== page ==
Megan Kehoe / The Bulletin

It was only a storage shed for timber, but when the Old Mill's Crane Shed was demolished in 2004 without proper permits or permission, the brick-colored building came to symbolize much more.

It became a symbol of Bend's past — one the city didn't want to leave forgotten in a heap of rubble.

In 2008, the Bend City Council approved a project to construct six Bend Area Transit bus stop shelters to commemorate the Crane Shed, an Old Mill building that was illegally torn down in 2004. Today, four bus shelters resembling the Crane Shed line Southwest Bond Street, and are used by Cascades East Transit.

The Crane Shed was built in the 1930s, and was used to store lumber during Bend's bustling timber mill days. After the property was purchased by Crown Investment Group, the building was demolished without a proper permit in 2004.

To many in the community at the time, the destruction of one of Bend's historical buildings was an outrage.

“The owners tore it down in the middle of the night,” said Bill Smith, who developed the Old Mill District through his company, William Smith Properties, Inc. “They stuck up their noses at the community, and that irritated a lot of people.”

The property owners were fined for destroying the building and paid $117,000 in fines and interest to the city. Bend decided to use the money to commemorate the shed. Brad Emerson, special projects director for Bend's public works department and manager of the bus shelter project, said the city had just started fixed-route transit service at the time, and believed bus shelters commemorating the Crane Shed would be a practical way to use the money.

Out of seven proposals, the city decided on one by Yankee Design & Building. The proposed design called for the construction of six bus shelters that would resemble the Crane Shed and use some of the materials from the demolished historical building as decorative structural elements.

Emerson said that after some difficulty with the contractor during the construction process, the number of shelters had to be reduced from six to four to stay within the designated budget.

Partway through construction, Emerson said, Yankee Design & Building went under and had to abandon its efforts, leaving behind half-completed structures.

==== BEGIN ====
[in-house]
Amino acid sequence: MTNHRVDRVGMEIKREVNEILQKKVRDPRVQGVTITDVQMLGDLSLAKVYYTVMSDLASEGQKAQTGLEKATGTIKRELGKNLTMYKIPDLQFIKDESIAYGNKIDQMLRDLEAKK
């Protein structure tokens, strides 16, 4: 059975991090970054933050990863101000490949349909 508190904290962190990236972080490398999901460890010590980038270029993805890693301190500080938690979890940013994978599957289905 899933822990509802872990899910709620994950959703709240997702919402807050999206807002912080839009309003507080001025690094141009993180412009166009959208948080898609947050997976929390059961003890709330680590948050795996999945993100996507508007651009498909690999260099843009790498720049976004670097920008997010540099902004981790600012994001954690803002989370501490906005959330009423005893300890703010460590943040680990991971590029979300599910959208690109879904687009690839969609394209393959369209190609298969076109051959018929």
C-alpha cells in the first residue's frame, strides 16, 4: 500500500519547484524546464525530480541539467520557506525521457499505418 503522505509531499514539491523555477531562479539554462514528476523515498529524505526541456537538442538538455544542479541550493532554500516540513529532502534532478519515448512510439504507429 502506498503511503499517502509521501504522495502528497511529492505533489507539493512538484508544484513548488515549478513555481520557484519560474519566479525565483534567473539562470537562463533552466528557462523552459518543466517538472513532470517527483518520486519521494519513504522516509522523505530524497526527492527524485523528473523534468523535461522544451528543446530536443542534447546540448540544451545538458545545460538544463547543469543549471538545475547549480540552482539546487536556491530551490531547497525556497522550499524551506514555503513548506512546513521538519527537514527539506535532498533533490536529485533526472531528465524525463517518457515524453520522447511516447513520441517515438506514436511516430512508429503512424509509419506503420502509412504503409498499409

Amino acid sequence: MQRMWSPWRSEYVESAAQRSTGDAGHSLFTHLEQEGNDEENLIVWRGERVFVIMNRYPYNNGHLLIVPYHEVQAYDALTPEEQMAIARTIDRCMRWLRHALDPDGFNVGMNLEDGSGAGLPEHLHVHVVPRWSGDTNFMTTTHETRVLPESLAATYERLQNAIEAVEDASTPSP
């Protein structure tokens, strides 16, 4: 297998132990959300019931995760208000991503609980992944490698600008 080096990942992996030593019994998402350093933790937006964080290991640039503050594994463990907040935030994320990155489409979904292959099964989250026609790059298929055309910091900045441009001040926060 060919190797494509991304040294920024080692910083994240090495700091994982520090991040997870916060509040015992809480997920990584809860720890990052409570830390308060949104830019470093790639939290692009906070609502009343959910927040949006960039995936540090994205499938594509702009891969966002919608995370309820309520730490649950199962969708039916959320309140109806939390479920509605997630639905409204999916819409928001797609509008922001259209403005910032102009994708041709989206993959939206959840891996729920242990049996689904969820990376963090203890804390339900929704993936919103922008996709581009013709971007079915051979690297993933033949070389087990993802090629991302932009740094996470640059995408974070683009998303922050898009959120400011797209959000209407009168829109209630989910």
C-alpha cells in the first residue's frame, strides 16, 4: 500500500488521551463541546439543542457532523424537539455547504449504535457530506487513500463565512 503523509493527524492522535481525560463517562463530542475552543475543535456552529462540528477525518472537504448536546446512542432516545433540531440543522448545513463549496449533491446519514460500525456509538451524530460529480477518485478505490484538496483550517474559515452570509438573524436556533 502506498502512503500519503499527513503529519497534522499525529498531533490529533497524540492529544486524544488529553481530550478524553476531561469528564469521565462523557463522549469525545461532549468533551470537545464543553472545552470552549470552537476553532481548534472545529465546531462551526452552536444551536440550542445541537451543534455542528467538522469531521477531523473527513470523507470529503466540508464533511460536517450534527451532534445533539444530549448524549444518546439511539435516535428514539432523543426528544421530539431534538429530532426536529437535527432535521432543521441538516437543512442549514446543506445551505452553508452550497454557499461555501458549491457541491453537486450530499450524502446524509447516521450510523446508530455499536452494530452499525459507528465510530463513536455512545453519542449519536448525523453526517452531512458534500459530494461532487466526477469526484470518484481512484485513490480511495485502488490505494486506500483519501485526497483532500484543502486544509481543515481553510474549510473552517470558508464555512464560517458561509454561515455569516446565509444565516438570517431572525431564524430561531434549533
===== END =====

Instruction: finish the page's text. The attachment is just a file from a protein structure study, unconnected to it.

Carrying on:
The city ended up using its own facilities to finish the shelters. Because of the disjointed construction efforts, Emerson said he does not believe any pieces of the original Crane Shed building were used in the bus shelters, as the initial plan called for.

“Some of the materials were intended to be included,” Emerson said in an e-mail. “However, based on how and when he (the contractor) left town, I'm inclined to think they weren't — unless some of the lumber came from the structure.”

Though it's difficult to tell what happened to the demolished shed materials, Smith said most likely all the remains of the Crane Shed were hauled away in dump trucks.

Despite setbacks, the city completed the bus shelters in 2009, Emerson said. They were operated first by Bend Area Transit and then, when BAT was taken over by the Central Oregon Intergovernmental Council in 2010, by Cascades East Transit.

Though the shelters may not contain any of the Crane Shed's actual materials, they do represent its spirit. A white, curved roof provides covering for the shelters, echoing the shape of the Crane Shed's top, and buttresses support the shelters just as they did for the original building.

The outside of the shelters are also painted an earthy, brick-colored shade to resemble the shed. A memorial plaque sits above the benches in each of the shelters, explaining to bus customers the history behind the demolished Crane Shed.

According to information provided by CET, on average, the four Crane Shed bus stops each see between 50 and 100 CET bus riders every week.

Smith said he thinks the shelters do a good job of commemorating the old building, the significance of which only came to light once the landscape of Bend's Old Mill District started changing.

“The building wasn't much of anything until it was one of the last big mill buildings left,” Smith said.

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